Two of every three Americans want the federal government to block the caravans of migrant workers from Central America, says a Rasmussen Reports poll.
The opposition among likely voters is deep and broad — except among liberals and people who earn above $200,000 per year.
The poll asked: “Should the U.S. government stop all of the migrants in the Honduras caravan from entering, or should it allow them to enter this country temporarily until each of their cases can be individually reviewed?”
The sample of 880 likely voters opposed the entry of the migrants by 60 percent to 30 percent.
Conservatives oppose the entry by 82 percent to 13 percent, while “moderate” respondents oppose it by 55 percent to 34 percent.
But liberals overwhelmingly favored entry for the migrants, with 63 percent saying the government “should allow them to enter this country temporarily until each of their cases can be individually reviewed.”
Psychological studies show people who strongly oppose inequality tend to become liberals. In contrast, people who emphasize solidarity tend to become Republicans.
Just 24 percent of liberals aligned themselves with American workers by agreeing “the U.S. government should stop all of the migrants in the Honduras caravan from entering.”
The liberals’ welcome policy would spur further labor migration because catch and release policies allow migrants to get U.S. jobs, either legally or illegally. The migrants want and need to work hard to quickly repay the home country mortgages and loans that fund their coyote-guided “Hunger Games” trek past the murderous cartels.
The mass migration ended in 2020 when President Donald Trump managed to stop the catch and release of migrants — nearly all of whom compete with blue-collar Americans for jobs, usually by providing cheaper services to wealthier Americans.
Currently, the northward movement of the caravans is being blocked by the Guatemalan and Mexican soldiers, police, and politicians, even as President Joe Biden’s liberal deputies display their welcome policy by dismantling Trump’s border controls.
Wealthy people who earn above $200,000 also favored the migrants’ entry, by 52 percent to 38 percent.
Responses from liberals and wealthy people dragged the collective response from Democrats down to 38 percent rejection, 49 percent welcome.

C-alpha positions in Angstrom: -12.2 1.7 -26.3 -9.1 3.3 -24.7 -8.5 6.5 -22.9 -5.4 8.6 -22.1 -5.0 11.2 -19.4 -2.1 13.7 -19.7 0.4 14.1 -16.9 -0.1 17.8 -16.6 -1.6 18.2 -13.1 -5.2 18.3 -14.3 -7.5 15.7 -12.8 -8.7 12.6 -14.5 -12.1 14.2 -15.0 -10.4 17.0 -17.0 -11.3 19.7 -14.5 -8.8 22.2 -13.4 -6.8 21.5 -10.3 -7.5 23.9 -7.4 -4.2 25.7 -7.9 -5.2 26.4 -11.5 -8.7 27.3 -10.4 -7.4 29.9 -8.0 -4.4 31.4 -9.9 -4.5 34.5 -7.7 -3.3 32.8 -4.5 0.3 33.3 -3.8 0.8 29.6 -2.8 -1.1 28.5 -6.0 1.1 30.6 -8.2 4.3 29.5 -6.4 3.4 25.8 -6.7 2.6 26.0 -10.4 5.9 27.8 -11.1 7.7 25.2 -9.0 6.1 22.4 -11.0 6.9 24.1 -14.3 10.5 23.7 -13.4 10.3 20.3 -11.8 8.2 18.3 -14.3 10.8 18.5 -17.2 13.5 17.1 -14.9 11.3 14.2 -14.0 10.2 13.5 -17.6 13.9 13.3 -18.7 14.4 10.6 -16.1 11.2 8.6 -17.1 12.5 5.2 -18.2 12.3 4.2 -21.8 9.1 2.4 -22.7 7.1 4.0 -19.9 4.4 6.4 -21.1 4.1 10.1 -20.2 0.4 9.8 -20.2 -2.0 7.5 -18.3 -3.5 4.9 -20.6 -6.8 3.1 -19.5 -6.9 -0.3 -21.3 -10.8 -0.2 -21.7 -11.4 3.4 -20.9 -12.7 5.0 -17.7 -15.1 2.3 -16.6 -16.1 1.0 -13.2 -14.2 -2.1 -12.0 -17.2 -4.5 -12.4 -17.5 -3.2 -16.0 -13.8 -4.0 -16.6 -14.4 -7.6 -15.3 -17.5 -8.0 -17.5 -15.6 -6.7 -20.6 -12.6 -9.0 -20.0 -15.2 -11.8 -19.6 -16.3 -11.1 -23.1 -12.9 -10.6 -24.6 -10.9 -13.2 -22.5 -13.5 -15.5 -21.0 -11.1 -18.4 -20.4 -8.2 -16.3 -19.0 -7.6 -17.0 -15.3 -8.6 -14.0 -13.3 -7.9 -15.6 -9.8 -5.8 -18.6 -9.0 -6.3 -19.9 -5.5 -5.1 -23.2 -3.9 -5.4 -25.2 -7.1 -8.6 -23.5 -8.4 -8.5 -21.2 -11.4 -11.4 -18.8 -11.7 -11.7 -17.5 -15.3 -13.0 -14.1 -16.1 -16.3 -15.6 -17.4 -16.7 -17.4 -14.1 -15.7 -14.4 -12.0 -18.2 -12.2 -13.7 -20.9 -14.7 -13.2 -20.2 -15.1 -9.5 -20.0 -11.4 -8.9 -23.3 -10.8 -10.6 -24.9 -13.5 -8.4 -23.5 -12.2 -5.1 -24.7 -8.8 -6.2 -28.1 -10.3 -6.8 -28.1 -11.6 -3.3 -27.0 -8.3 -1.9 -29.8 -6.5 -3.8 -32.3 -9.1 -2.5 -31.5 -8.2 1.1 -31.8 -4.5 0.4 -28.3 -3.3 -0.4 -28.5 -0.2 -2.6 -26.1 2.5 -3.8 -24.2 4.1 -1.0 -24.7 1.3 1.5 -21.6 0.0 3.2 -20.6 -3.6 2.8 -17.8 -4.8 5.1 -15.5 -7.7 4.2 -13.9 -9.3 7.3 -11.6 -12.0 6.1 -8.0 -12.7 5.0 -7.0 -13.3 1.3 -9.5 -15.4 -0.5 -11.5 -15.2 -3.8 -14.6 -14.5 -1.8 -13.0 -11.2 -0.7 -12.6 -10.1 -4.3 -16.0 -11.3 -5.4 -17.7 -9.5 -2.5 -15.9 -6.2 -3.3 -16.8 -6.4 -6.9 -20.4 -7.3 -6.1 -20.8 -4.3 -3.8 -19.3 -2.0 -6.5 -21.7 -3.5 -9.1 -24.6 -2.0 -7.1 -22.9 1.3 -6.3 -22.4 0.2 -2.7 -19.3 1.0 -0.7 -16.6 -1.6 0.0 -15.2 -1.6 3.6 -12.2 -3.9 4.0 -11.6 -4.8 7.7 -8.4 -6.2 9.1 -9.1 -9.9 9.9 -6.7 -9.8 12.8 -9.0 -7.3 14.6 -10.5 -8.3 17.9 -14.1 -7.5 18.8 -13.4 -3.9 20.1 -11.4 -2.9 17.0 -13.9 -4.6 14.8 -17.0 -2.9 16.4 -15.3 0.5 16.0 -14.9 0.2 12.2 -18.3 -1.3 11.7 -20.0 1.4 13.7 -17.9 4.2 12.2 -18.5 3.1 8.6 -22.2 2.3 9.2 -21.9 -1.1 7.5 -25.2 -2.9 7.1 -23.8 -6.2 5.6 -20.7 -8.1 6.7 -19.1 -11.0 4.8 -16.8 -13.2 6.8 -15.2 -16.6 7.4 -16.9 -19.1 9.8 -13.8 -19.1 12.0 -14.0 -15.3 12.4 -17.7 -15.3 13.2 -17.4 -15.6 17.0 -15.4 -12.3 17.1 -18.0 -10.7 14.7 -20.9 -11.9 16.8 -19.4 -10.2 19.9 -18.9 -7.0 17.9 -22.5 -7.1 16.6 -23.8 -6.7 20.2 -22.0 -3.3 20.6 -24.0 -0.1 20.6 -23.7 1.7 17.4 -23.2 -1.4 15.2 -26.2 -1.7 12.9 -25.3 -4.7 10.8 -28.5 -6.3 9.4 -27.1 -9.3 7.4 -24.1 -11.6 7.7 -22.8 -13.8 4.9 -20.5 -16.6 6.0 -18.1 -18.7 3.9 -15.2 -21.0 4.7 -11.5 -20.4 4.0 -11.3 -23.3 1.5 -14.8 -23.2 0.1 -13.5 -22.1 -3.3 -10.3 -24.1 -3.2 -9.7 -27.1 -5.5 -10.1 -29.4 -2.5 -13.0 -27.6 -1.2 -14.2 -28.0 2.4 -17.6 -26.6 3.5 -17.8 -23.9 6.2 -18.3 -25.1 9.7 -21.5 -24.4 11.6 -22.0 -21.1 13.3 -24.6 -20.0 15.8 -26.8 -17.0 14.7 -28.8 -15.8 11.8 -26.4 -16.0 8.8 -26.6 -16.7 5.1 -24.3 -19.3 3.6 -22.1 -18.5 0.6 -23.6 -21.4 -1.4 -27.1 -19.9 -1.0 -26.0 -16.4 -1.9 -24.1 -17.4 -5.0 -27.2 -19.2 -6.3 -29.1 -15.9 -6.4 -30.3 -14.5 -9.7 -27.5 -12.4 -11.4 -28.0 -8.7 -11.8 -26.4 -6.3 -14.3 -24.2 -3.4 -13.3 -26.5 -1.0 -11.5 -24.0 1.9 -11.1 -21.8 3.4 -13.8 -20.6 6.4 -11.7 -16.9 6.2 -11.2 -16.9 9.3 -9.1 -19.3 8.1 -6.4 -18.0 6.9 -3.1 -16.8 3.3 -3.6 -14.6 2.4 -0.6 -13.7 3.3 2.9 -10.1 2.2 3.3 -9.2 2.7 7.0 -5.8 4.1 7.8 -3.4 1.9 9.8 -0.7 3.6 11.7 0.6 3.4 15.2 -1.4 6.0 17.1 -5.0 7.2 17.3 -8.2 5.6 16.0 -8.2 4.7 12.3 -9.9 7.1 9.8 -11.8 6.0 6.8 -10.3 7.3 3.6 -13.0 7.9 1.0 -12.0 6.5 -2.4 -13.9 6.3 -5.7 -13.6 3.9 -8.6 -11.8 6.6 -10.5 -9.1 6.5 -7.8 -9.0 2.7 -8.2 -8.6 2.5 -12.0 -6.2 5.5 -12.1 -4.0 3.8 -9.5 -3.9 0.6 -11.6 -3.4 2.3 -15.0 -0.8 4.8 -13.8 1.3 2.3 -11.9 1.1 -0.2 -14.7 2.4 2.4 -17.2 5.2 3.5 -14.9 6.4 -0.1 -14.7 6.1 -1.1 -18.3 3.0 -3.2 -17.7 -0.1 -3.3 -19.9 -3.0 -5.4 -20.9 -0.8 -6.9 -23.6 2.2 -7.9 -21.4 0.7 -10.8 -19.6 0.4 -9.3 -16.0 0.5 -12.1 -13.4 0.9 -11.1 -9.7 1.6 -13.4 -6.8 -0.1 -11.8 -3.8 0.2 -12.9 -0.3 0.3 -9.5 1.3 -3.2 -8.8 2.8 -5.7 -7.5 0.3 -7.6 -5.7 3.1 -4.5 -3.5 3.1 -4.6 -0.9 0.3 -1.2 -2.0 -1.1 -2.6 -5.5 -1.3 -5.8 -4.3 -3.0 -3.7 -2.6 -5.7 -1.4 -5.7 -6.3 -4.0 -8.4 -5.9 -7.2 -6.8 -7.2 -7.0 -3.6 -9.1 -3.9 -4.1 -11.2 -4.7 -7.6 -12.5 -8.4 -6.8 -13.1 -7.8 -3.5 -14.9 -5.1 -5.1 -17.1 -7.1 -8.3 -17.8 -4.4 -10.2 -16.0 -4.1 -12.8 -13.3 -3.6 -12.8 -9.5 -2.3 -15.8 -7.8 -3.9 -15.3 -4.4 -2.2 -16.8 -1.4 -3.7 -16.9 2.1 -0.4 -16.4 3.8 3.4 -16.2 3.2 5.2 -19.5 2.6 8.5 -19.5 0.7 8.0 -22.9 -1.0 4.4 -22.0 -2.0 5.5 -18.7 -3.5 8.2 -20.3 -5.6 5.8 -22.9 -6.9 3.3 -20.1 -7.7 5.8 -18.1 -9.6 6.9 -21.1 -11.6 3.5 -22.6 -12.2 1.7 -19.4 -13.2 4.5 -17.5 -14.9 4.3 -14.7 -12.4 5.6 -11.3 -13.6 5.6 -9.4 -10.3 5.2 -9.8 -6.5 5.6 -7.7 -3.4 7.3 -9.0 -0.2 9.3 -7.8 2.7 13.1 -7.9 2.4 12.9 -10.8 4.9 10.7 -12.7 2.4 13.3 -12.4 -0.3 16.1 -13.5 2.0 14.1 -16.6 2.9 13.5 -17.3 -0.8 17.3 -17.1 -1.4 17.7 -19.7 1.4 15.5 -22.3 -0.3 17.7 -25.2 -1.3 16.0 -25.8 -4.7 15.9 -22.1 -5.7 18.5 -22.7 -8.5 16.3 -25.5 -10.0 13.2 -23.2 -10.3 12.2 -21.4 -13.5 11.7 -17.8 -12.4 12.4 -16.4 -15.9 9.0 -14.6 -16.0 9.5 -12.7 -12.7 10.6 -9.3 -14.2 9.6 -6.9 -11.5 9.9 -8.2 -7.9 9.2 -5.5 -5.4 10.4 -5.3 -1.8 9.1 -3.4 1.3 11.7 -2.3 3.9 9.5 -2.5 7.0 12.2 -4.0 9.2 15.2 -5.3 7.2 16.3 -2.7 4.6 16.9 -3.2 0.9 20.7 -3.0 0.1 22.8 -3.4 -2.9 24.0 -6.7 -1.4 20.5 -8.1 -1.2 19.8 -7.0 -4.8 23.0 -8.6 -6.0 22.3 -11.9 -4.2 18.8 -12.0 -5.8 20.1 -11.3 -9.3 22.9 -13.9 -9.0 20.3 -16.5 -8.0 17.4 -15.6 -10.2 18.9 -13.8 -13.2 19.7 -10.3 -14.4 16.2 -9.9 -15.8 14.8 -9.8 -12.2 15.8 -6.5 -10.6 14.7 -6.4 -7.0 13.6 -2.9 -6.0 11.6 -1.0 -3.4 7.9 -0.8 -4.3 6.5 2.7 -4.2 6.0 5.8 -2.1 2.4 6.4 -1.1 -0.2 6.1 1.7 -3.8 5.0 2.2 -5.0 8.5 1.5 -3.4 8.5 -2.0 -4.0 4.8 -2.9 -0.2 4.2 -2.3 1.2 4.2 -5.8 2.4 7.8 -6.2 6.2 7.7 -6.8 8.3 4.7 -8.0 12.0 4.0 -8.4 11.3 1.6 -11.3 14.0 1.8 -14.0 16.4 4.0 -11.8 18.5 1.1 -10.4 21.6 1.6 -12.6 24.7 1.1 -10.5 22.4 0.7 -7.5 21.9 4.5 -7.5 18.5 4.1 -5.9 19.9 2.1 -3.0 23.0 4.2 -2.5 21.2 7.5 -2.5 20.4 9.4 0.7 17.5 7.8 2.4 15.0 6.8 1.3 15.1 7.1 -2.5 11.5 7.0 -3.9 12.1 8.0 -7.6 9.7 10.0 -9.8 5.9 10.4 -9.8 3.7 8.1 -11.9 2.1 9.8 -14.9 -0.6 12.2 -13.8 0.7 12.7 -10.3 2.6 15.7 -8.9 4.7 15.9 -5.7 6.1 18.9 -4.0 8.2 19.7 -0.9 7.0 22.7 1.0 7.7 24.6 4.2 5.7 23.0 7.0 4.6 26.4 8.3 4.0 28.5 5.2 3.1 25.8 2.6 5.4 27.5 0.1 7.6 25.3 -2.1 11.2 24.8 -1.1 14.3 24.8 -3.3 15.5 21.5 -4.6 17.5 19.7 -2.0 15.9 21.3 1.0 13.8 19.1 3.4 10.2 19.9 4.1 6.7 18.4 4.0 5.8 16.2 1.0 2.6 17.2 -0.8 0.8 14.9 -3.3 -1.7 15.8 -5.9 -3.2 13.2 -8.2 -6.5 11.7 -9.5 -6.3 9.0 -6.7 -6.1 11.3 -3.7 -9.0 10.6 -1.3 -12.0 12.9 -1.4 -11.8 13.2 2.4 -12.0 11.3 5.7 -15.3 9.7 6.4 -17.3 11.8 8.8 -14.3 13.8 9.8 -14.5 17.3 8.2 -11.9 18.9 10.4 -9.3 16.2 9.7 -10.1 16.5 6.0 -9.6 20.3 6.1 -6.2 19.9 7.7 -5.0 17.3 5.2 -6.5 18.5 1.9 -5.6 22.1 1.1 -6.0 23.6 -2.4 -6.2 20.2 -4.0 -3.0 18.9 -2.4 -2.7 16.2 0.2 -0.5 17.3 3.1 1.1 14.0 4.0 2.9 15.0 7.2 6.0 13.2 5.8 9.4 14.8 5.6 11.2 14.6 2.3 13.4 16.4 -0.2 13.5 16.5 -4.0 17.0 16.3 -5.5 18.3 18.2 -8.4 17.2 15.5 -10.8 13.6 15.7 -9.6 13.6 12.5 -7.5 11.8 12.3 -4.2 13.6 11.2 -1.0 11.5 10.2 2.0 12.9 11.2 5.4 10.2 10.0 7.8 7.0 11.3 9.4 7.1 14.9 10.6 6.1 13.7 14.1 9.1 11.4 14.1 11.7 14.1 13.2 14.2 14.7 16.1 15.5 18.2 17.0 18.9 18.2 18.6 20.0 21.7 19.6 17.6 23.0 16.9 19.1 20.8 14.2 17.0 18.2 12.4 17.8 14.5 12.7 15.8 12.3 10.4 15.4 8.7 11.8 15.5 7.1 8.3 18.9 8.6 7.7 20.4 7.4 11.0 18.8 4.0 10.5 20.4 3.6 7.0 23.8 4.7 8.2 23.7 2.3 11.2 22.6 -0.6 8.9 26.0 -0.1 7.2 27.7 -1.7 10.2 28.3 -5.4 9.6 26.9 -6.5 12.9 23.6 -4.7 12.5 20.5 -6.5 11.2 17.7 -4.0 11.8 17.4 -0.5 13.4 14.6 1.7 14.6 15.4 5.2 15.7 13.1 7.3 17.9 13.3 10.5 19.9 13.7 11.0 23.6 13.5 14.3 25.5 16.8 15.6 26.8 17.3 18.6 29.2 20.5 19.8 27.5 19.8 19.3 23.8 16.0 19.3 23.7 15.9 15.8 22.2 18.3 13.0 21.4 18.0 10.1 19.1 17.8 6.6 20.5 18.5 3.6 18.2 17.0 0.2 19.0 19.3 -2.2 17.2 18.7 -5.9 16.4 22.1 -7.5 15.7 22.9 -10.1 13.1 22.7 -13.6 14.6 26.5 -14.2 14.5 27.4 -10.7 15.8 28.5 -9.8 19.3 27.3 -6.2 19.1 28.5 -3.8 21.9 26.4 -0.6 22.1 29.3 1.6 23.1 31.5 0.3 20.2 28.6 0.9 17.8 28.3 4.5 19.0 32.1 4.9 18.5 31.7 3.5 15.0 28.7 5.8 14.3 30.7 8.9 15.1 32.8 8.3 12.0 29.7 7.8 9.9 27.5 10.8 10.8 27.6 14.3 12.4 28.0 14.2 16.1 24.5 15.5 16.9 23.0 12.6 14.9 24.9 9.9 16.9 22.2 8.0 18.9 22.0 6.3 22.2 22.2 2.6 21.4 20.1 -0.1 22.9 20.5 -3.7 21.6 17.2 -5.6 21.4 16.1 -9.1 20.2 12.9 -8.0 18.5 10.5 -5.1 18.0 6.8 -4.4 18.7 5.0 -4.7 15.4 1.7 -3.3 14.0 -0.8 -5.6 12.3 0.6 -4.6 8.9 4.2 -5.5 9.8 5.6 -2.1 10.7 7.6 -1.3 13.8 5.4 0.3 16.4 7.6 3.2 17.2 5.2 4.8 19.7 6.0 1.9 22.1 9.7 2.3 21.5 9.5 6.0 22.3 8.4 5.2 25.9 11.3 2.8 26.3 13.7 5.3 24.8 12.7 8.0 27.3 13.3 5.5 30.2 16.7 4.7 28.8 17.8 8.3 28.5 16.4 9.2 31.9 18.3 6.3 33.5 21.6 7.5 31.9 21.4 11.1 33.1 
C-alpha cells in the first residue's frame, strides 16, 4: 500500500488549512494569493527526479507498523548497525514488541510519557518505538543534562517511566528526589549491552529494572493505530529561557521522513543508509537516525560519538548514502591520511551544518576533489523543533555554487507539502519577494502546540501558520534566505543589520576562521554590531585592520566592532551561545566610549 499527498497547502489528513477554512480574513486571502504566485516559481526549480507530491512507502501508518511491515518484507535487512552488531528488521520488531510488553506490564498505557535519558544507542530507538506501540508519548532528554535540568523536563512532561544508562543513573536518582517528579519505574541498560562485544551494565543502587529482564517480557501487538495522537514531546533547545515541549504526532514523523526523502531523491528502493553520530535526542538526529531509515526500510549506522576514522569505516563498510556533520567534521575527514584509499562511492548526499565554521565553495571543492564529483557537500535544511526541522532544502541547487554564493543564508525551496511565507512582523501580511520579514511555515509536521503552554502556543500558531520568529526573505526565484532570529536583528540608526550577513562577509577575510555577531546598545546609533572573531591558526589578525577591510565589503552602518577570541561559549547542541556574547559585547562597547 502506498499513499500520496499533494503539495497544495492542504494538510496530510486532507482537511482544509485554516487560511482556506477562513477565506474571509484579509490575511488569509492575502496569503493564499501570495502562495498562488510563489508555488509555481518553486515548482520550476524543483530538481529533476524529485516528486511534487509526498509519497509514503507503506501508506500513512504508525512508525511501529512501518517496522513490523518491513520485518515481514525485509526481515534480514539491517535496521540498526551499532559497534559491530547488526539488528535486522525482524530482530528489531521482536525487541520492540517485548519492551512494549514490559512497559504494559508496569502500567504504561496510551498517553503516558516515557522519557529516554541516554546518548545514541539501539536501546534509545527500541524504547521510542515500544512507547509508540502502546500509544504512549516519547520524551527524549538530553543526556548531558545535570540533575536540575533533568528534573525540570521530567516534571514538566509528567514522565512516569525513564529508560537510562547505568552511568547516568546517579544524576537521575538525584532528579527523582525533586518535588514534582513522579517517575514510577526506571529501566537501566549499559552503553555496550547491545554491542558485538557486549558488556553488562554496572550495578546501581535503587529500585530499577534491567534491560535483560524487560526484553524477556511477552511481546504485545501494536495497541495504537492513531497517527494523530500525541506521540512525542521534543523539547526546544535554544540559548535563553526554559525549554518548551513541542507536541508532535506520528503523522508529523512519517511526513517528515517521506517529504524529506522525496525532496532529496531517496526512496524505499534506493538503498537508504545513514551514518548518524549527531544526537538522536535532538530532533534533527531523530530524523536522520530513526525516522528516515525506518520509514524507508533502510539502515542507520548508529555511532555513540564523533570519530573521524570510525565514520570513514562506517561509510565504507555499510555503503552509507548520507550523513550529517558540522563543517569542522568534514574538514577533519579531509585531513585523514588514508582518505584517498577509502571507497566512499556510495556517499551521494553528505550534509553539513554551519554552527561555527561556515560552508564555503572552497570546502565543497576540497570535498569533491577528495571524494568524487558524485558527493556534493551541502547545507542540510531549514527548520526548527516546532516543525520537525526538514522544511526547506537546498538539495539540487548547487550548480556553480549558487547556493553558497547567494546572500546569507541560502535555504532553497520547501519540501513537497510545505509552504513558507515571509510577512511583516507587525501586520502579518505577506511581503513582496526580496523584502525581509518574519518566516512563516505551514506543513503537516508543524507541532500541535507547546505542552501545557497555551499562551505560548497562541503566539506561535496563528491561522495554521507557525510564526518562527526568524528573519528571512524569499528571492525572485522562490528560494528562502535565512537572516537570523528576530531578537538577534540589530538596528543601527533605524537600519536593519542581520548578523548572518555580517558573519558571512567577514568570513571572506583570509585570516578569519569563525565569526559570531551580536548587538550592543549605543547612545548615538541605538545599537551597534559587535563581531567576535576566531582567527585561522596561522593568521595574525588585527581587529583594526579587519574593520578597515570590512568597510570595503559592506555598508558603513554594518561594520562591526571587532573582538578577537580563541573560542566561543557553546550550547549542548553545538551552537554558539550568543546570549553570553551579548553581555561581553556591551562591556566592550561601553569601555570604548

In contrast, high school graduates opposed a welcome policy by 64 percent to 22 percent.
People with post-graduate degrees narrowly opposed entry, at 49 percent to 38 percent.
The poll showed an unusually wide class difference between wealthy Americans and poor Americans, partly because it directly asked participants to describe what side are they on.
Race was not a major factor. Blacks and other non-white respondents opposed entry by 58 percent to 33 percent.
The vast majority of Americans tell pollsters that the federal government should ensure Americans have decent jobs before it allows companies to import more foreign workers.
The multi-racial, cross-sex, non-racist, class-based opposition to labor migration co-exists with generally favorable personal feelings toward legal immigrants and toward immigration in theory — despite the media’s magnification of many skewed polls that still push the 1950’s “Nation of Immigrants” claim.
Investor-backed progressives deride the public’s civic solidarity as “xenophobia.” But migration moves money from employees to employers, from families to investors, from young to old, from children to their parents, from homebuyers to real estate investors, and from the central states to the coastal states.
Migration also allows investors and CEOs to skimp on labor-saving technology, sideline U.S. minorities, ignore disabled people, exploit stoop labor in the fields, shortchange labor in the cities, and also impose tight control and pay cuts on American professionals.
Migration also helps corral technological innovation by minimizing the employment of American graduates, undermine Americans’ labor rights, and redirect progressive journalists to cheerlead for Wall Street’s priorities and claims.
Sen. Marco Rubio says what roughly 70% of Americans believe: "Make sure everyone has the chance to find a good job" before another amnesty.
If he had said that in 2013, he could have won the White House in 2016.
He's running for '24.https://t.co/Pppkr3yRG0
— Neil Munro (@NeilMunroDC) January 20, 2021